Tri-Village Little League President Joe Heid Dies

By Andrew Wroblewski

awroblewski@longislandergroup.com

 

Joseph Heid, longtime president of Huntington Tri-Village Little League, died April 13 at the age of 76.

Joseph Heid, longtime president of Huntington Tri-Village Little League, died April 13 at the age of 76.

“He did everything.”

Handing out uniforms, managing schedules, taking care of the fields at Greenlawn Park and greeting those that came to it with a smile – these are a few of the things that made Joseph Heid the president of Huntington Tri-Village Little League. But they’re also what made him a beloved figurehead in the Huntington community for nearly 40 years.

Joseph Heid, a longtime resident of Greenlawn, died April 13. He was 76.

Born in Bayside, Queens, Heid met his wife, Marion, when the two were just 16 years old and worked for Mayflower Movers in Astoria, Queens. The couple spent 53 years together and made a home in Greenlawn while Heid worked for 21 years as a patrolman for the New York Police Department’s 114th Precinct.

In the Town of Huntington, however, Heid quickly established himself as a member of the community when he joined up with Huntington Tri-Village as a manager 37 years ago; he coached his son, Joey.

Heid eventually rose through the ranks at Huntington Tri-Village to umpire in chief and eventually president 29 years ago.

“He just loved every second of it,” Marion said of her husband. “He gained the respect of the kids that played – and then their kids after them.”

As Marion said, it was typical for Heid to watch kids from Huntington Tri-Village grow through the program, leave and eventually come back to start the entire process again with children of their own. For 57 years, Huntington Tri-Village has offered Little League baseball and softball to kids in the Harborfields, Elwood, Huntington and South Huntington school districts.

“He was extremely devoted to Huntington Tri-Village and, at that, the entire Huntington community,” John Zammillo, umpire in chief for the league, said. “Sweep the floors, hand out the uniforms, take care of the fields… He did everything and he led by example. He will be sorely missed by all of us.”

To some, the actions of Heid that weren’t physically visible may have been the most valuable.

Supreme Court Justice John Leo, who coached for Huntington Tri-Village for many years, said Heid and the league helped him, and his children, form bonds with other members of the community that they may not otherwise have had the opportunity to make.

“My kids attended Catholic school, but because of Huntington Tri-Village, they were able to become friends with kids from Cold Spring Harbor, Huntington, Elwood, Harborfields, Melville, [etc.],” Leo said. “[Heid] was very well respected… He did a great job.”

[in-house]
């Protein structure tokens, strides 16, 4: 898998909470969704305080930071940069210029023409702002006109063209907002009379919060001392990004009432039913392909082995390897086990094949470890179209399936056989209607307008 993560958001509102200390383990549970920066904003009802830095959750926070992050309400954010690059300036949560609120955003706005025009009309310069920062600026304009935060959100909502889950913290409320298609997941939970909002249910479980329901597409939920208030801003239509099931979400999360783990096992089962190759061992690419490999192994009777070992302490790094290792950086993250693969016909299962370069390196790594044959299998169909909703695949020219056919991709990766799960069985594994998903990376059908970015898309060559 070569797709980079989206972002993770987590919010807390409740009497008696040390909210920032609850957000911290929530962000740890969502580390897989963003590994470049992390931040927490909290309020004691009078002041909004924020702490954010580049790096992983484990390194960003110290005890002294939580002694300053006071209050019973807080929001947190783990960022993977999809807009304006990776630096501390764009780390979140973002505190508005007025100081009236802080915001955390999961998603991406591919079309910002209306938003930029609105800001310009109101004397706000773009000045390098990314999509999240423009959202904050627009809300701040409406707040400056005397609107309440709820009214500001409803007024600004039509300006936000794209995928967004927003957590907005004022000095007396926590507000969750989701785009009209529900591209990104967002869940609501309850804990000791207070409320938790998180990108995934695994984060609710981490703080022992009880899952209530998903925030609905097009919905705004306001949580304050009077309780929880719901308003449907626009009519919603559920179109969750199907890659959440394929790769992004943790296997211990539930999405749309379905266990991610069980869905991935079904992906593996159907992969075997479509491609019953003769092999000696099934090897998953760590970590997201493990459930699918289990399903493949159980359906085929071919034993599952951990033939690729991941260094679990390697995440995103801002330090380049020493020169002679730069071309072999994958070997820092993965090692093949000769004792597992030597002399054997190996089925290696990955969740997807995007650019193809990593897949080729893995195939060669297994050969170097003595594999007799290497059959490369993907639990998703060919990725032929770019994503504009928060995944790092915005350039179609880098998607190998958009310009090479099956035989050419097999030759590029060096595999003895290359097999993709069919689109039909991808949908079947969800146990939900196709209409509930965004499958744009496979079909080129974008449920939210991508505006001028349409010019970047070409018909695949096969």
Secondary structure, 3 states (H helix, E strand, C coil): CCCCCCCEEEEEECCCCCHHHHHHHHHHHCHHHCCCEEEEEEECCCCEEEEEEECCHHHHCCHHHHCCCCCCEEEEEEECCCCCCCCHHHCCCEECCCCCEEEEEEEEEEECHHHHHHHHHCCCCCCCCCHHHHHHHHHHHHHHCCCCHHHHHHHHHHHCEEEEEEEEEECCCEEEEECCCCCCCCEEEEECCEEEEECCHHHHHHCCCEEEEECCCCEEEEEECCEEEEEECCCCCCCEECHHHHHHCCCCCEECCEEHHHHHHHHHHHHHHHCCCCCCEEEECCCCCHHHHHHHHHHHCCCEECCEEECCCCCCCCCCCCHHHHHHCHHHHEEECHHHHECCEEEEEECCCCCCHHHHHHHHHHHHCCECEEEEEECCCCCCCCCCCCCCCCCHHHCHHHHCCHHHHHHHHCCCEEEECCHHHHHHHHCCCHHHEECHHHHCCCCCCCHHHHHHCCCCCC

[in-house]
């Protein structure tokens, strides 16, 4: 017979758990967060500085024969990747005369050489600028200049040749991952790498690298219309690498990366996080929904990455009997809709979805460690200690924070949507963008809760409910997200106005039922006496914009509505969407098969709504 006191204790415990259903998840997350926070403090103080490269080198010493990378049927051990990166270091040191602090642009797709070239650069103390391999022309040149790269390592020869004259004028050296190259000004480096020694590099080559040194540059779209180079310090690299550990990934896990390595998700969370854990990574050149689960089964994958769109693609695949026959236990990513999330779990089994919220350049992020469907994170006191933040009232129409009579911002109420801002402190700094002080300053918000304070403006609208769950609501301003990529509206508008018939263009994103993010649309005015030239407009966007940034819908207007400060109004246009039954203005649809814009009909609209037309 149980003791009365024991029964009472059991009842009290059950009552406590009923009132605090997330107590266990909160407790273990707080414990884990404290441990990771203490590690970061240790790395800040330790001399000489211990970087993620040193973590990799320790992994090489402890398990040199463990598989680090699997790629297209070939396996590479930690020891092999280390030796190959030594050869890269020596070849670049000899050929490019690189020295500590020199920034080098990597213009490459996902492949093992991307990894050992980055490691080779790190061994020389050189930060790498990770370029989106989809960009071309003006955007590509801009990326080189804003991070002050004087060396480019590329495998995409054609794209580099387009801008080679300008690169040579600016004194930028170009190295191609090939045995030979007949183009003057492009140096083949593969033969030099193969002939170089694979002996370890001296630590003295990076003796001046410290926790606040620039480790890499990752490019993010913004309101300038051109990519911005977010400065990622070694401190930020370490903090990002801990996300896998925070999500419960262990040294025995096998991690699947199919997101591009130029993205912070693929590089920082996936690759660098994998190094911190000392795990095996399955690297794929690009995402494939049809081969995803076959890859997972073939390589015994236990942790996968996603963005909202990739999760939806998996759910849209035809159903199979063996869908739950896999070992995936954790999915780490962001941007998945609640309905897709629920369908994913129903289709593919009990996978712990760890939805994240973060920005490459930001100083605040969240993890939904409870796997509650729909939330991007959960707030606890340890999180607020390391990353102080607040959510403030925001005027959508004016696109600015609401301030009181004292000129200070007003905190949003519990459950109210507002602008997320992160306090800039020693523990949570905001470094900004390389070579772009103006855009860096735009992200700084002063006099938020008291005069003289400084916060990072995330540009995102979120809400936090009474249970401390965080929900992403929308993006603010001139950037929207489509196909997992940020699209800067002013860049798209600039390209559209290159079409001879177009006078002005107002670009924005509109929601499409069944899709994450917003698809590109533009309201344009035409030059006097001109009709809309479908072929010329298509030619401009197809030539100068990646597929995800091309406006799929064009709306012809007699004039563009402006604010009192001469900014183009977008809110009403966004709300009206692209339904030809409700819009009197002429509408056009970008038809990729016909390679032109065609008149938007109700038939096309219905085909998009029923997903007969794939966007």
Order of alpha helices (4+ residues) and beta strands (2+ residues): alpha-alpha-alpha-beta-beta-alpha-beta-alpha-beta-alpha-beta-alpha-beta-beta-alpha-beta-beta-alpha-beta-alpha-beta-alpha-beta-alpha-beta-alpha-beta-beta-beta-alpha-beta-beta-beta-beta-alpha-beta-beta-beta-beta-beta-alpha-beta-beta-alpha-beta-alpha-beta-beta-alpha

At home Heid showed that same love and compassion for the couple’s children, Joey and Jo Ann.

“My father was an amazing, caring and loving man,” Jo Ann said. “His compassion, generosity and kindness shined so bright. He has touched so many lives and believed in everyone. I am truly proud and blessed to call him my dad.”

Just like the children of Huntington Tri-Village that returned to the league with their own children, Joey’s daughter, Hailey, joined up with the league when she was 4 years old and is still playing today.

Marion also played a major part in helping organize the league throughout Heid’s stint as president.

As the continuous involvement from the family reflects, Zammillo said, Huntington Tri-Village wasn’t just a baseball and softball league; “It was the ‘Heid Family Little League.’”

That league cancelled all of its scheduled games on April 18, the day of a funeral Mass for Heid at St. Francis Church in Greenlawn; he was buried at St. Mary’s in Flushing.

Arrangements were made by Brueggemann Funeral Home of East Northport on the days prior.

Heid is survived by his wife, Marion Heid; children, Joey Heid and his wife Wendy Heid, and Jo Ann and her husband Michael Scavone; and his grandchildren, Hailey Heid and L.J. Heid. He was predeceased by his brother, William.

“We could not have asked to have been blessed with a better father or grandfather,” Wendy said. “He taught us all through his dedication and hard work how to be better people and that we can achieve anything.”

But Heid is also survived by Huntington Tri-Village; during the league’s special games on Memorial Day, Heid will be honored during a ceremony and, eventually, with a plaque to be displayed at Greenlawn Park, Zammillo said.

The very same park shelters field no. 19 – or, as the Town of Huntington dedicated it in January 2000, Heid Field.